Herb Spotlight: Lobelia for Cough & Congestion

The only reason that I know about this plant is from my efforts quitting cigarettes years ago, smoking the herb actually pulls gunk out of your lungs while helping stave off the urge for nicotine. It is often used in knicknick blends, Native Americans have been using the herb to treat asthma for years. The vomit sounding nicknames for the plant derive from it’s use in 19th century medicine to remove toxins by way of induce yaking.

WARNING: Lobelia is considered to be a toxic herb because of its lobeline affiliation. It is important to begin with lower dosages and increase the dosage over a period of time.It is also imperative that you never surpass a dosage of 20 mg per day. If you consume a dosage higher than 500 mg, it could be fatal.

Breakdown of Lobelia:

Scientific Name: Lobelia Inflata [aka: Asthma Weed, Pukeweed]

Magical Stats: Elementally Water, Ruled by Saturn

Improves Function of: 

  • Respiratory System

Aides in Relieving Symptoms of:

  • Asthma
  • Congestion & Whooping Cough
  • Bronchitis
  • Tobacco Withdrawal
  • Muscle Tension
  • Skin infections: ringworm, bruises, poison ivy and bites

Assists Spiritually With:

  • Health & Protection
  • Bring prophetic visions
  • Revealing omens
  • Draw & Deflect Storms

How Does It Work? The active ingredient in Lobelia is lobeline, which reacts to the body much like nicotine; hence the help with quitting tobacco. It can be used to clear out the lungs, throat and bronchial tubes. It is possible that lobeline reduces the effects of nicotine in the body in relation to the release of dopamine which can help inhibit the effects of addiction. Not a lot of research has been done on humans or animals, so this herb is best left to the professionals. Many herbalists will use it in combination with other herbs to treat respiratory issues, but if you are on any other medicine please consult your prescribing physician before adding this to your regimen in tincture or topical form.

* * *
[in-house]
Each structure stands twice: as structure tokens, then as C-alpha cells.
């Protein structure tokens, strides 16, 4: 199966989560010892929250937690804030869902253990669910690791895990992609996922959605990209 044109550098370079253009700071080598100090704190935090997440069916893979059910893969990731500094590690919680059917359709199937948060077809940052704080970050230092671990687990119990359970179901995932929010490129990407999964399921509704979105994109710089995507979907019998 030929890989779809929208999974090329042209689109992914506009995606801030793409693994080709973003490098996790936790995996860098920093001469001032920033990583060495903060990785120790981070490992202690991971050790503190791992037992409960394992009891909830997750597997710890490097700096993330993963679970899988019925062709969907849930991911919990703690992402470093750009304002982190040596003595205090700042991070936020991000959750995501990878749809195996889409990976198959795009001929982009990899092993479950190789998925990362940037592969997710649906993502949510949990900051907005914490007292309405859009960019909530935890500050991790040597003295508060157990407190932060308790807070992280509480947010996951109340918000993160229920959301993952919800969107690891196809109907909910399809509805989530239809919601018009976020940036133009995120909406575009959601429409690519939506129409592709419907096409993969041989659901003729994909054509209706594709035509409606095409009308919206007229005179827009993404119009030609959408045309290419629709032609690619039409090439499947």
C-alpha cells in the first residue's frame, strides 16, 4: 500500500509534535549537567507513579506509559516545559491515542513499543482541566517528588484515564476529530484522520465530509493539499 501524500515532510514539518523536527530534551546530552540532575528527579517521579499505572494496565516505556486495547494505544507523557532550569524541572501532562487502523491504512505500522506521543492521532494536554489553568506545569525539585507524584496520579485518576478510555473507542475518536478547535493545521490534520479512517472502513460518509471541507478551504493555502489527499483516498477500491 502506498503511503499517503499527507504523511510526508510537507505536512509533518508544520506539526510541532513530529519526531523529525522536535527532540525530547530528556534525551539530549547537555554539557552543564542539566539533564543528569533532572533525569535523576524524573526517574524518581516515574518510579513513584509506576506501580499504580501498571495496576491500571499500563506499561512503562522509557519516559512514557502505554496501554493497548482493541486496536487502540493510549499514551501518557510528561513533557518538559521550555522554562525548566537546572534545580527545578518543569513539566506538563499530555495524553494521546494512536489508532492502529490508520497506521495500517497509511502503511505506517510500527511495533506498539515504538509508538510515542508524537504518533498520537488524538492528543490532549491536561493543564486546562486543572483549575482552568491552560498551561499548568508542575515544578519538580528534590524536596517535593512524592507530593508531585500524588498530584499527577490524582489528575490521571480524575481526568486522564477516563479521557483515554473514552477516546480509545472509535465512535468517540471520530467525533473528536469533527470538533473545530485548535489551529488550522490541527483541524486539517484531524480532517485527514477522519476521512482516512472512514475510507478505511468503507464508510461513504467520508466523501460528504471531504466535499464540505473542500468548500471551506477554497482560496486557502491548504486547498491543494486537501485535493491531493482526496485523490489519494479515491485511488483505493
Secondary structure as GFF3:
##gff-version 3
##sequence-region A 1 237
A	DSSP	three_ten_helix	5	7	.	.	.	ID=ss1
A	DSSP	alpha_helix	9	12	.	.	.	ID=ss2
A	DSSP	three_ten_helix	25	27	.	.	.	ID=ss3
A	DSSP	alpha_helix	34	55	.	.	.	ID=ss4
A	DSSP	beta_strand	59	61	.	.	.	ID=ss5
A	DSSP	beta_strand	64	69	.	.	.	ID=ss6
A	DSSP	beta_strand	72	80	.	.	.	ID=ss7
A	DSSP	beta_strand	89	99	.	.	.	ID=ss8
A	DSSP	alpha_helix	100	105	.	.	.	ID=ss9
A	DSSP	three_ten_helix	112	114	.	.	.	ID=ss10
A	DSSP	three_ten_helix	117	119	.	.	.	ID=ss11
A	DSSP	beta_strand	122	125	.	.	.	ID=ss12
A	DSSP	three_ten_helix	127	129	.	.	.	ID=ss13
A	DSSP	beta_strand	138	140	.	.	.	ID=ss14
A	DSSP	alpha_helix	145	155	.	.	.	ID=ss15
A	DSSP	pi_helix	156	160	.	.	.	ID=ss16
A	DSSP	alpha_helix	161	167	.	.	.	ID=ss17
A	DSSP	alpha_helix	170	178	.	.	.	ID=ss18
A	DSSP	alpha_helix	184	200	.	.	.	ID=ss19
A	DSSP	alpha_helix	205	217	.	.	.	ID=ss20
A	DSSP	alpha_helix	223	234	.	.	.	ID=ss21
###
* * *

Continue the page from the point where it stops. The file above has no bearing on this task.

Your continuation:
What Do I Do With It? Lobelia is sold at stores in many forms: tincture, dry herbs, ointments, lotion and liquid extracts. The dried herb form can be made into a cup of tea or rolled into a paper to be smoked; again I’d like to reiterate that you should speak to a doctor before playing with this herb at home.

 

 

Advertisements

2 thoughts on “Herb Spotlight: Lobelia for Cough & Congestion

    • Cara Ellen

      I quit smoking now, back then it didn’t quite do the trick. When smoking it tastes earthy, not quite like tobacco. I mixed mine with cannabis, maybe start with a spliff of lobelia and tobacco. I’d also recommend tincture over smoking.

Leave a Reply

Fill in your details below or click an icon to log in:

WordPress.com Logo

You are commenting using your WordPress.com account. Log Out / Change )

Twitter picture

You are commenting using your Twitter account. Log Out / Change )

Facebook photo

You are commenting using your Facebook account. Log Out / Change )

Google+ photo

You are commenting using your Google+ account. Log Out / Change )

Connecting to %s